By Robert Kutter This year, we want to make The Sustainability Review (TSR) more accessible and reach a wider audience. We’ve made changes to TSR’s format to help meet these goals. But before talking about these changes, I’d like to briefly explain why I think engaging a wide audience is so important in sustainability.
Sustainability’s central problem is how to make sure contemporary societies endure without damaging the next generation’s ability to do so. Because of this long-term perspective, sustainability may require solutions which affect more people in deeper ways than other applied sciences. Some paths to sustainability would require new governance arrangements, technologies, or even worldviews. As solutions have particularly far-reaching effects, an informed dialogue between academics and the public at large is central to the field of sustainability.
TSR is also intended to be a forum for conversation about sustainability. To that end, visitors can now comment on articles, and we are also considering new website capabilities that enable visitors to connect with each other and the content. In terms of content itself, we've added the new Features section. These journalistic pieces are meant to look in depth at examples of sustainability in practice. For example, we hope to publish personal experiences of implementing sustainability and explore the barriers that people confront when doing so.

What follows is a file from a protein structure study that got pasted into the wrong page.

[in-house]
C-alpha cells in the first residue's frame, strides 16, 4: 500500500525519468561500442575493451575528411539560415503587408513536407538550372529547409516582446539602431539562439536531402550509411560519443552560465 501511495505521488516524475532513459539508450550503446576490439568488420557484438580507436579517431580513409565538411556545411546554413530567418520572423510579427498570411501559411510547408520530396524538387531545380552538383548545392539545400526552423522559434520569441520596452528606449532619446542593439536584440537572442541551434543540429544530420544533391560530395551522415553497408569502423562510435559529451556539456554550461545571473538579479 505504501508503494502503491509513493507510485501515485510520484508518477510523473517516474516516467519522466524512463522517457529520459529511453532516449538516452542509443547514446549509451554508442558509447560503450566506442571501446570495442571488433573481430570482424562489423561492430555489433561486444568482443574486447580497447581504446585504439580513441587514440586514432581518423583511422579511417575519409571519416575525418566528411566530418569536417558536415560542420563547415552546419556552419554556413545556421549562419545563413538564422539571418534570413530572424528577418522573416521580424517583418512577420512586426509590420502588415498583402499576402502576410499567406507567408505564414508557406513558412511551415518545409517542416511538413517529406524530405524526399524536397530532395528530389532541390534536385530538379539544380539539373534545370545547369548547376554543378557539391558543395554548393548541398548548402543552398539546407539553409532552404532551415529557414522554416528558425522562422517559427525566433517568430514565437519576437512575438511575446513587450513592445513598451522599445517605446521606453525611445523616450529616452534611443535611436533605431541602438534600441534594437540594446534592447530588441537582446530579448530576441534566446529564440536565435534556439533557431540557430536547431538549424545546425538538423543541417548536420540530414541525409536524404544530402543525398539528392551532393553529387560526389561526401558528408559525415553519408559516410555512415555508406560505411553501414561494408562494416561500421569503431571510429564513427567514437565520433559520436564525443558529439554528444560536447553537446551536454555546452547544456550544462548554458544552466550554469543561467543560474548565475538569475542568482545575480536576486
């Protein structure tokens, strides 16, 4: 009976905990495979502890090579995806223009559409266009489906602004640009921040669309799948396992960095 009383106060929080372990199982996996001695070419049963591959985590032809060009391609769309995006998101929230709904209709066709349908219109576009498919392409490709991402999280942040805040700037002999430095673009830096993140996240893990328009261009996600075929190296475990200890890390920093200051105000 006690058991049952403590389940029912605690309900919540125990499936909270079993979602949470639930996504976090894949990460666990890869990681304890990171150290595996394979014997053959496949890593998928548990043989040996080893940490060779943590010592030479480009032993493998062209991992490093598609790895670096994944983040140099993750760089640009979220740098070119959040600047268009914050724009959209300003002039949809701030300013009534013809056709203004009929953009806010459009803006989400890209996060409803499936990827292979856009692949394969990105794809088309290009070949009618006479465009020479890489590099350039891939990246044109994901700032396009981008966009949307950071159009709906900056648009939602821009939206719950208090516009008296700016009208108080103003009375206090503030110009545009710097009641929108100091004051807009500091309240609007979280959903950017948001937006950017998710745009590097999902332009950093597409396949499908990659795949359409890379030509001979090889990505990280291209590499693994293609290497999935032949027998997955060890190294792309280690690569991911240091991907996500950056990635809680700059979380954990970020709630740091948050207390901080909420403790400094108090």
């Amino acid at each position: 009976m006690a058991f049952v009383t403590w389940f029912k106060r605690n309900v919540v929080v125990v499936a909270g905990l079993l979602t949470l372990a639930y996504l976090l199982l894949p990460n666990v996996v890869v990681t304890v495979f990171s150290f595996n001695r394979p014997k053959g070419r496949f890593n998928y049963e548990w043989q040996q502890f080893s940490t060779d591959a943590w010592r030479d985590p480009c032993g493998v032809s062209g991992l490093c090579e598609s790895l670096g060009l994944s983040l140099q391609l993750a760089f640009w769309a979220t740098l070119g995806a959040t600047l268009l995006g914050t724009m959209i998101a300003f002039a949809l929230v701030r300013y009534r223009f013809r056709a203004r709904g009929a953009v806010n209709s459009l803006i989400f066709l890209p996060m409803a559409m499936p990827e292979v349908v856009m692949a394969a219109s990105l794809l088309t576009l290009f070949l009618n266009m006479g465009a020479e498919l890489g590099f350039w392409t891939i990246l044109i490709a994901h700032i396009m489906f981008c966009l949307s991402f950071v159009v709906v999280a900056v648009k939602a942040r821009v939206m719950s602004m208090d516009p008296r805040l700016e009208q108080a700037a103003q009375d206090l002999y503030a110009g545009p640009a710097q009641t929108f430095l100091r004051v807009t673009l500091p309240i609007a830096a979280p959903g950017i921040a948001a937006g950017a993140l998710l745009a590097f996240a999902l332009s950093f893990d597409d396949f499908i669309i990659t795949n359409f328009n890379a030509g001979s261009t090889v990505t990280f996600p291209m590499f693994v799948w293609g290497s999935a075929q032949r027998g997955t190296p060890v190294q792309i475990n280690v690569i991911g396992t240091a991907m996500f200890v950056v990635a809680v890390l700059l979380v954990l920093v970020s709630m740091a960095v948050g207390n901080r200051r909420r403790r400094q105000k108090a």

Finally, we have changed the pace of publication to promote an ongoing conversation among our readers. We increased the number of issues from two per year to five and moved to a rolling publication schedule. With a rolling publication schedule, pieces from each issue are published over the course of a month to a month and a half. We hope these changes will enhance TSR as a place where people can find and contribute to the latest ideas about sustainability.
I look forward to a year of thoughtful dialogue with our readers.
Robert Kutter is editor-in-chief of The Sustainability Review and a doctoral student in the School of Sustainability at Arizona State University. He has a master's degree in sustainable technology from The Royal Institute of Technology (Stockholm, Sweden) and a bachelor's degree in environmental engineering from Northwestern University in Evanston, Illinois.